Having a baby changes you; there are no two ways around it. After you bring a life into the world, you’re faced with responsibilities you never imagined, exhaustion you never imagined, love you never imagined.
Navigating these new opportunities and challenges pushes, tests, softens, and enlightens you. Maybe. We all respond in different ways.
When I say “having a baby,” I mean a couple of different things. I mean becoming a parent. I mean living with your child. And I mean delivery. It makes sense that carrying, bearing, and nurturing life would make you ponder the nature of it.
I don’t know about you, but for me there has been nothing like creating a life to help me understand what it would mean to lose it. And there’s nothing like facing mortality to make you change your ways.
I feel like I have no business speaking with authority on parenthood, especially only seven months in. If you’ve lived it, you know that having a baby is, for lack of a better word, a complete and utter game-changer. It turns your world upside down and begs you to question everything. Everything you think you know goes out the window, and every day you begin anew.
Ultimately, all of the changes and questioning that accompanied my son’s birth and early life have made me a better minimalist. Here’s how:
1. I recognize and make time for what’s important.
I was consumed by thoughts and worries about pretty petty material things in the weeks before we welcomed our son. But when a late-stage, life-threatening pregnancy complication almost ended everything, all of those things fell away.
It was only in almost losing my baby, my husband, and my life that I realized how much these things mattered to me—-and how much everything else paled in comparison. Now as we move forward as a happy, healthy family of three, we remember to honor these and, if we can help it, only these priorities.
2. I ignore or eliminate things that don’t matter to me.
There’s nothing like a new baby to help you understand the fleeting nature of time. Lately I feel like every time I blink I’ve lost another day. And between baby care, life care, and self care, there simply aren’t enough hours to do everything.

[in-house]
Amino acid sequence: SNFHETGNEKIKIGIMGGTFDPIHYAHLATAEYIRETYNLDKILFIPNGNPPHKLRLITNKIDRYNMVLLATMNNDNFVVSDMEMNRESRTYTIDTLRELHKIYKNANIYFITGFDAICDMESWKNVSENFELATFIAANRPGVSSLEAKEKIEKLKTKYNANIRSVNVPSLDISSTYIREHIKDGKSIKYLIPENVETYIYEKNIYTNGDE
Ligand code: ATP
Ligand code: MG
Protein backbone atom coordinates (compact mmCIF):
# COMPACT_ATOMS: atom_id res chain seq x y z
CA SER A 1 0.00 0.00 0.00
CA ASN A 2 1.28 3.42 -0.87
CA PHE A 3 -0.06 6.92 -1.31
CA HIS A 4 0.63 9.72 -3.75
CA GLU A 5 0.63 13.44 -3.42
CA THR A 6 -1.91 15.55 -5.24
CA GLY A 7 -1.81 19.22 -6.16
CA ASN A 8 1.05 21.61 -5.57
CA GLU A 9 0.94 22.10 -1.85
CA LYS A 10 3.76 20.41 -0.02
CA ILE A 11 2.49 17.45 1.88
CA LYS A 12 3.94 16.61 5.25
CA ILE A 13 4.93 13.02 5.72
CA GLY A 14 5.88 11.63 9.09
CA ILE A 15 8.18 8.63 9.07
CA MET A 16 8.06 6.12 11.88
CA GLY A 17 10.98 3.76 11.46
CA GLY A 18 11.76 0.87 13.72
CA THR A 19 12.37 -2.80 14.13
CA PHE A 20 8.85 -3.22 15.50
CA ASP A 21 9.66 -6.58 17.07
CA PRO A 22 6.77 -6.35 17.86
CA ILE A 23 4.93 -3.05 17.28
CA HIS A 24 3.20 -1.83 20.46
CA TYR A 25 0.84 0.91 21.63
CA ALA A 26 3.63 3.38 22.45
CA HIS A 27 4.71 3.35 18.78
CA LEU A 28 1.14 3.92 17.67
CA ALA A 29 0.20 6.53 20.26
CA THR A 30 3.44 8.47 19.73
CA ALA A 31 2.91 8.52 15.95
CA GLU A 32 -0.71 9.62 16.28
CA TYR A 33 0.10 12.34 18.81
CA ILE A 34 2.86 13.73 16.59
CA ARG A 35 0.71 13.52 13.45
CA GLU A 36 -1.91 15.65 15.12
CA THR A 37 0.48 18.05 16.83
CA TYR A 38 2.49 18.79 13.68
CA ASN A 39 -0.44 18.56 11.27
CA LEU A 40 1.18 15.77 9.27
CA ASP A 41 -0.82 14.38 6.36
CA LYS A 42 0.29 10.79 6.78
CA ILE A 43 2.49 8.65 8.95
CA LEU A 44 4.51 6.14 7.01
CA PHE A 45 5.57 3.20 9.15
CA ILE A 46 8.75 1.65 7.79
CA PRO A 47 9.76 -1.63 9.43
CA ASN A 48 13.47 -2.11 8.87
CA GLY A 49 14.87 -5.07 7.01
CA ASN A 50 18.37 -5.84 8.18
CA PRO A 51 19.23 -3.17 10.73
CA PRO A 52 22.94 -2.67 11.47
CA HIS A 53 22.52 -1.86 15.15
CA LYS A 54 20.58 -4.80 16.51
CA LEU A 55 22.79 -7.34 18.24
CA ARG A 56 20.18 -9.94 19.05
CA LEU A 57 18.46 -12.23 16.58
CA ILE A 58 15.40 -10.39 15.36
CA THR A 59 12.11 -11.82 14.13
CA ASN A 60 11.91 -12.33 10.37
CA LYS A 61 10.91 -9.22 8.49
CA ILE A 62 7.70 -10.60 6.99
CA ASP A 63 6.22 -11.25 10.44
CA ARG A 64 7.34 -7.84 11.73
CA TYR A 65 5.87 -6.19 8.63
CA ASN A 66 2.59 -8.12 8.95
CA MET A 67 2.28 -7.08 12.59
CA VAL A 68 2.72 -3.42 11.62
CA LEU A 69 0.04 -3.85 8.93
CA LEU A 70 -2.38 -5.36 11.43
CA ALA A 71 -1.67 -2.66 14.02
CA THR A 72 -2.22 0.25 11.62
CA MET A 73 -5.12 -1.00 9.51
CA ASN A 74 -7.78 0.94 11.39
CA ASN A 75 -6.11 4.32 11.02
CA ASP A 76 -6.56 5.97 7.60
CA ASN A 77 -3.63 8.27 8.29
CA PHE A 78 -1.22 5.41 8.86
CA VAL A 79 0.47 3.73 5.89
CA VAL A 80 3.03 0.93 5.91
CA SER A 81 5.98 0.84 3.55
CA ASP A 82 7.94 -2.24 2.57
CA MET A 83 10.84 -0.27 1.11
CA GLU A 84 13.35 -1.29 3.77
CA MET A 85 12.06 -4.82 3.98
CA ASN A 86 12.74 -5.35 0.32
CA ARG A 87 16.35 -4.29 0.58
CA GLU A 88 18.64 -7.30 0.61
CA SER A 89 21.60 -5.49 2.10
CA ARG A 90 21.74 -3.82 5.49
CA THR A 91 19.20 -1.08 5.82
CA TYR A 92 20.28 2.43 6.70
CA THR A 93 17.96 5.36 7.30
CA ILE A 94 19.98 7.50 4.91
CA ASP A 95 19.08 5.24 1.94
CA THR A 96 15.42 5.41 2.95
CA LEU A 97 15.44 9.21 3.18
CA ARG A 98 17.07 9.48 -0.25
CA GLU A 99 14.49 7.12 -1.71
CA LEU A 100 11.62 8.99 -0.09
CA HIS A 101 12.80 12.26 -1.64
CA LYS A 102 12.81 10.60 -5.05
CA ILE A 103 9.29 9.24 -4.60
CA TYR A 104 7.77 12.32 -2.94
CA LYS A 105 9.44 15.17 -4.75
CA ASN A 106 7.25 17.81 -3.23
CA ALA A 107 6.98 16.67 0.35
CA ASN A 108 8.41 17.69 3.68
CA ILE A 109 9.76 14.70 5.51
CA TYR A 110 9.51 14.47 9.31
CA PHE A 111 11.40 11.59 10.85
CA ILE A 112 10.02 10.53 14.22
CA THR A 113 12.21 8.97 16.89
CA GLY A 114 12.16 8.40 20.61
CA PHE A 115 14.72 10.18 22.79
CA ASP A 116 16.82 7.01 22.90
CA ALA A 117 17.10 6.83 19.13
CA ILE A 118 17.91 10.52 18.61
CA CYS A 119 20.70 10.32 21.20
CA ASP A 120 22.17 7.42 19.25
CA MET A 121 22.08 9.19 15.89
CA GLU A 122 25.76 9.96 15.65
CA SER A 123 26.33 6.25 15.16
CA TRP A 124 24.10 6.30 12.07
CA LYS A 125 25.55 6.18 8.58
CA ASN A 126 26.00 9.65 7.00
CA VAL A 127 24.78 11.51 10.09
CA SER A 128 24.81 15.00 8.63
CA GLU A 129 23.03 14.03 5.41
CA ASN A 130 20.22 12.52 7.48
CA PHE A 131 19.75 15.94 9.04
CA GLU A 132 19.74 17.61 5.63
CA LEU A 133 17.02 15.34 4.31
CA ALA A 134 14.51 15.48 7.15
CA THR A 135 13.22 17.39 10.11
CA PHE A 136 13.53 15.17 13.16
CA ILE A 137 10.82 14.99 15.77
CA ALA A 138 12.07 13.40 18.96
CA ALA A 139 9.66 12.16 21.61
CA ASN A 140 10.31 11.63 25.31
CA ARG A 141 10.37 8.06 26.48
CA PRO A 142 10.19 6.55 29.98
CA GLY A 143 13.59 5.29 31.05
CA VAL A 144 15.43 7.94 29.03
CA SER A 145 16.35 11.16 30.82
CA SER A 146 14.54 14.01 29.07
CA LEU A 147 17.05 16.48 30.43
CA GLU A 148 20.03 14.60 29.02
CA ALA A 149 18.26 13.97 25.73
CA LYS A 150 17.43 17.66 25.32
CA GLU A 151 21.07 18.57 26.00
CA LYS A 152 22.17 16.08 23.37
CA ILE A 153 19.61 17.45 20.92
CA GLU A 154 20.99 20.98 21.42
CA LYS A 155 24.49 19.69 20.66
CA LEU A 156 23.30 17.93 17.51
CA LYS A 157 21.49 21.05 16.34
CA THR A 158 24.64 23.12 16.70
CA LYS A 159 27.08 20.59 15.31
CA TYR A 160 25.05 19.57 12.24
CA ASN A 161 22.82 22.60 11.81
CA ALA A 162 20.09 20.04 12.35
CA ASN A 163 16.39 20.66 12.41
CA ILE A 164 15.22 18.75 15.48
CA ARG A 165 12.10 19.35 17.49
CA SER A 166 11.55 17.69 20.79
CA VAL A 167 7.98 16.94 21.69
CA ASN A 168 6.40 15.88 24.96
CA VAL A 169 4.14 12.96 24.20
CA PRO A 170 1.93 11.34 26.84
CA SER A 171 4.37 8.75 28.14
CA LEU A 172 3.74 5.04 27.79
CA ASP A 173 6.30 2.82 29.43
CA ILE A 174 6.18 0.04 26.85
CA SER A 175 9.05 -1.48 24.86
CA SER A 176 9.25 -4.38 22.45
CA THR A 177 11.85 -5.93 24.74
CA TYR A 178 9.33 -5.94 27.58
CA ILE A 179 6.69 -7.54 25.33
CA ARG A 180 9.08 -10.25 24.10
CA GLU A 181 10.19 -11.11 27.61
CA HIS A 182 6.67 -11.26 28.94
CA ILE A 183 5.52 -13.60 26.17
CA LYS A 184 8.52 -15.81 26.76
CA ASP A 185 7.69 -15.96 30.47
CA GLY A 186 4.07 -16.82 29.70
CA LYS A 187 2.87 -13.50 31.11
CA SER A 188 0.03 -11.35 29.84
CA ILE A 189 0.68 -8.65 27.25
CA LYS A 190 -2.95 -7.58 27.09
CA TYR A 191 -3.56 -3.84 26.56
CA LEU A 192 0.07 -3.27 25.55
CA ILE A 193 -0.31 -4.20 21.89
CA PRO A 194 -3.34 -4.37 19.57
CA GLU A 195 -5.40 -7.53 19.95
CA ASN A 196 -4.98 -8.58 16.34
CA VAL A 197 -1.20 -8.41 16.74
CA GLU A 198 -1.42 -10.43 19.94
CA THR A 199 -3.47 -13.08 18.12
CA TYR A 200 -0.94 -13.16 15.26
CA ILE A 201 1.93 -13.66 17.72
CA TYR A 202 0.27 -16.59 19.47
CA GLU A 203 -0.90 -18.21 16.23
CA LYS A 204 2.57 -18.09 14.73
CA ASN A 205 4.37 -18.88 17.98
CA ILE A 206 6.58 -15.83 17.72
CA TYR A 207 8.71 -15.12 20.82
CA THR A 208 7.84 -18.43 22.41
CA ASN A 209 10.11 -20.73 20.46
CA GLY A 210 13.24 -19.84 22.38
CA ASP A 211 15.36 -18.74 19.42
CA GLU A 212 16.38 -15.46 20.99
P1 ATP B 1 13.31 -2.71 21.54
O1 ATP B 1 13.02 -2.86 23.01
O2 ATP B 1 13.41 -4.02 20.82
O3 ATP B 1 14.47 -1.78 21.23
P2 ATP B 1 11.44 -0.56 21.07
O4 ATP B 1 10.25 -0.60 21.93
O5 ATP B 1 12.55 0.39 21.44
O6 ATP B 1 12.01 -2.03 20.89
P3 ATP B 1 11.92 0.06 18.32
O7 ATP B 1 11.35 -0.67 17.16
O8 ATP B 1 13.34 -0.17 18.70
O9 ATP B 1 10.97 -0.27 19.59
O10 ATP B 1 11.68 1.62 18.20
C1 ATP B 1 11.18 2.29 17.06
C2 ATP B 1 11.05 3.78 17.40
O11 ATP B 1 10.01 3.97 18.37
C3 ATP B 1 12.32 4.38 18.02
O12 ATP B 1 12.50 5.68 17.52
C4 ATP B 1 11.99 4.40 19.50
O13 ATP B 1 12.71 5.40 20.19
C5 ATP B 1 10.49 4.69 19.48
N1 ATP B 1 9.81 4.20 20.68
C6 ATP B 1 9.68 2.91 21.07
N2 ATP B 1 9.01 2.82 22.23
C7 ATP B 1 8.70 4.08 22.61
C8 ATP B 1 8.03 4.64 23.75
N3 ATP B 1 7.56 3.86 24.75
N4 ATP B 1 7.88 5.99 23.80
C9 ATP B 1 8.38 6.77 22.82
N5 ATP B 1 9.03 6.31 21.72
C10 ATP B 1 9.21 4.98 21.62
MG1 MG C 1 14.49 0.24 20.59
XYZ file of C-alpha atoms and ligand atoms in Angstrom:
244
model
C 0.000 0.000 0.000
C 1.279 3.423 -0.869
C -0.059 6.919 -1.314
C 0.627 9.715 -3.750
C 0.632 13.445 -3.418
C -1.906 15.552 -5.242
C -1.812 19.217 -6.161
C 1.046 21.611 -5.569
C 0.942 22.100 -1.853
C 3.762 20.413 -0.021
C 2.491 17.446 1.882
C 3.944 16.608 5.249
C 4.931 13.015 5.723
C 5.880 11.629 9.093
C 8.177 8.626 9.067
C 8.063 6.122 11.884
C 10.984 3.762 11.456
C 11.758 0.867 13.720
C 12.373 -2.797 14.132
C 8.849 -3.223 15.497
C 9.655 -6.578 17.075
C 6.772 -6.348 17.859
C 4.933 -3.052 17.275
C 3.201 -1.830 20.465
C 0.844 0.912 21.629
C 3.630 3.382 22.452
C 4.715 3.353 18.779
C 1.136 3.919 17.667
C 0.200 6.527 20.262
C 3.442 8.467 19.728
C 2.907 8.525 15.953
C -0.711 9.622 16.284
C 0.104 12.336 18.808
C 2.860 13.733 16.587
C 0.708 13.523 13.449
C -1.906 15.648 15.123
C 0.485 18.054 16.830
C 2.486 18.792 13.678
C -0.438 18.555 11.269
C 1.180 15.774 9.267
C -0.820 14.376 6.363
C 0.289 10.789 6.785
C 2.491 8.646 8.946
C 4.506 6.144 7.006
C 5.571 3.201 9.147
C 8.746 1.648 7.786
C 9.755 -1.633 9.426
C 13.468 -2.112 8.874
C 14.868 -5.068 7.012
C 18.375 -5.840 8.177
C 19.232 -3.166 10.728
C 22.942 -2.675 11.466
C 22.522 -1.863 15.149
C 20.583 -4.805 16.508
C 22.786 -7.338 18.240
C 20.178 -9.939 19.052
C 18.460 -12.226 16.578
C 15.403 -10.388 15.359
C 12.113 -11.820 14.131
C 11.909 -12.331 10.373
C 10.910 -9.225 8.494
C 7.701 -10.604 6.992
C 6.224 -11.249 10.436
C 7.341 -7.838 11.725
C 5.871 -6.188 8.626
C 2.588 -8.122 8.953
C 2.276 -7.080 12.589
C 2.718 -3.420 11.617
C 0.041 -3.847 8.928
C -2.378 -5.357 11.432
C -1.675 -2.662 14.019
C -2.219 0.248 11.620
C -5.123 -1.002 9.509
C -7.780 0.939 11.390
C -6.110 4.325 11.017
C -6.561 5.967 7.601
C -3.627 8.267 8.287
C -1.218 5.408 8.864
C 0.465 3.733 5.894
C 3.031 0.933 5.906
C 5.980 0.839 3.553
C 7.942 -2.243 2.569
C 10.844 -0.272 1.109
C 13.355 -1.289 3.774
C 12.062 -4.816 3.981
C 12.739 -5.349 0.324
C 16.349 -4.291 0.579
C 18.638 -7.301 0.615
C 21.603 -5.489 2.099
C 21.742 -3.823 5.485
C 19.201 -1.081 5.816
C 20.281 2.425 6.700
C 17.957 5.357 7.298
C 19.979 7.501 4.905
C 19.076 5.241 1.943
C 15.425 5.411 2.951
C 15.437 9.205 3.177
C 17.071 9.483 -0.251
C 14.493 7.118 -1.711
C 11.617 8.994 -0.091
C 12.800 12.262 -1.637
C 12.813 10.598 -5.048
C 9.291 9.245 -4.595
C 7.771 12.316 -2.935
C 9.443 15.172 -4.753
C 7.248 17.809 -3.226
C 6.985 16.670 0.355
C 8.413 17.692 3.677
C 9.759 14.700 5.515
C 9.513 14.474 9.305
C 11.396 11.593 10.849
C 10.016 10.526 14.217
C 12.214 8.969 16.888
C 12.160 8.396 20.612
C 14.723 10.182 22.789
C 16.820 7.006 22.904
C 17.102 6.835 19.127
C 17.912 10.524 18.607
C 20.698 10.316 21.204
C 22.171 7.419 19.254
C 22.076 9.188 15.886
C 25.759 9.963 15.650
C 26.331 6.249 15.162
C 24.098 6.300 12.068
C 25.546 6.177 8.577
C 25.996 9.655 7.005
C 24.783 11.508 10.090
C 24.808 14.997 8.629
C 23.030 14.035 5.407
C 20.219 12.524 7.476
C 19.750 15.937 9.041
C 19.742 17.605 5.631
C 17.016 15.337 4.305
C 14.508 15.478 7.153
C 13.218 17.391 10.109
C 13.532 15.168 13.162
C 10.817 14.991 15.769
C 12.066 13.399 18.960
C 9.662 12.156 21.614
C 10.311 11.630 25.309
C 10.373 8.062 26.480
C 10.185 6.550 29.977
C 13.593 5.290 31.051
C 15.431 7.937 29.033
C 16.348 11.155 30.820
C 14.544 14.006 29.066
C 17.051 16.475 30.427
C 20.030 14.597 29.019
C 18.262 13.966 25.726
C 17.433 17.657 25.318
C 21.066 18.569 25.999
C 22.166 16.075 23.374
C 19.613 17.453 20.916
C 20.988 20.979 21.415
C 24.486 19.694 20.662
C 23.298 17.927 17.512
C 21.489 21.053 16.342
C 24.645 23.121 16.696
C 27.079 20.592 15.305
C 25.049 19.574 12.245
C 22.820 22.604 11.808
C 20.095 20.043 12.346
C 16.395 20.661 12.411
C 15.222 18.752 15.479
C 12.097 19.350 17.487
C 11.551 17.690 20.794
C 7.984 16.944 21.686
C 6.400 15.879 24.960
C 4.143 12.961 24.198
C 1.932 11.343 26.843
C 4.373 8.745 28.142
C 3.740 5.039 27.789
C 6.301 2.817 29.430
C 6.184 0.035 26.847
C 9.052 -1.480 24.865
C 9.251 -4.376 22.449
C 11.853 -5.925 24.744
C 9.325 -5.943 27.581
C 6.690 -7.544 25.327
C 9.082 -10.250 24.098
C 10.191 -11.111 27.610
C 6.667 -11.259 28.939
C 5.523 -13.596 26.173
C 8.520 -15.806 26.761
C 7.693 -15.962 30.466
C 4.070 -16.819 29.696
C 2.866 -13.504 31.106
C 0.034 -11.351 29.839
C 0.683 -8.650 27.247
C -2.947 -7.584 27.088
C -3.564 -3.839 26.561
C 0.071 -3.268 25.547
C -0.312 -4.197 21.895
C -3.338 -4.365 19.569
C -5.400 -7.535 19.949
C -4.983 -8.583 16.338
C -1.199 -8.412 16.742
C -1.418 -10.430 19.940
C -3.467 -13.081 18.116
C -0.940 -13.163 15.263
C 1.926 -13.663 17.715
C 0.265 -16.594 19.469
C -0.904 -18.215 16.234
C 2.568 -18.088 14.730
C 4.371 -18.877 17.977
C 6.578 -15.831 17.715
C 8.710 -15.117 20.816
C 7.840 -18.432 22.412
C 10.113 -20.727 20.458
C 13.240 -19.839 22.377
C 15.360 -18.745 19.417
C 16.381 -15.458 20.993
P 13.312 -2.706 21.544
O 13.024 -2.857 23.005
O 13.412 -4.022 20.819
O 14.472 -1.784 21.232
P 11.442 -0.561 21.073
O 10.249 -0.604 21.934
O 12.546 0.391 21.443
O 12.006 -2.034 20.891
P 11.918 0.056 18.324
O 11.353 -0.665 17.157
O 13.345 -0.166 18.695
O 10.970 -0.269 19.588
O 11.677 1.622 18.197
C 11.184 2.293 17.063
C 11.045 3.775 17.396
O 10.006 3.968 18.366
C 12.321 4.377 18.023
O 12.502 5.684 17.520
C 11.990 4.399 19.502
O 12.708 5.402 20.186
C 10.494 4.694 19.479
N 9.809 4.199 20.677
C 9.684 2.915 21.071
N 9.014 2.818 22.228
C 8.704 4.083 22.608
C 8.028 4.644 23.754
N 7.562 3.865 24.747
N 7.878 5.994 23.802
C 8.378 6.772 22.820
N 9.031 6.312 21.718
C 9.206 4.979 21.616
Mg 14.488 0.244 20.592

But that’s okay. Becoming a mother has given me the courage to say “no.” So if something doesn’t support my top priorities (see #1), it just doesn’t make its way onto my to-do list.
3. I am making choices today that will pay off tomorrow.
Making plans for my son’s future really solidified my grasp of how my actions today will determine our options tomorrow. I want him to be provided for.
I want him to be able to go to college debt-free, and I don’t want him to have to take care of me. That means I’m going to have to do some wealth-building. Which is hard, because it means we have to go without a lot of what my generation is notorious for spending its money on: travel, graduate school, general nice-to-have luxury goods.
But I’m proud to know that making tough choices now will make life easier later on. And, if I’m being honest, I don’t really want most of that other stuff anyway.
4. I practice gratitude daily.
Taking care of a baby is hard, and it’s easy (and normal) to get angry or overwhelmed. I used to feel so guilty for surrendering to early parenthood’s frustrations, especially after all I went through to bring my son into the world.
So instead of getting mad when he was crying, I told myself to be grateful he had the breath to scream. When he spit up on me, grateful he had food in his belly. Mountains of dirty laundry: grateful for generous friends and family members who gave us those clothes in the first place.
As I spent hours rocking my sleepless baby, I’d whisper prayers of gratitude for each and every second of this experience I almost didn’t have. And the more I said it, the more I believed it. My perspective completely changed, and now gratitude is a habit (and a mindset) I keep today.
Much like parenthood, when it comes to minimalism, my personal brand is all about recognizing my shortcomings and trying to be better the next day. Becoming a parent has made me a better minimalist. Now could it maybe work the other way?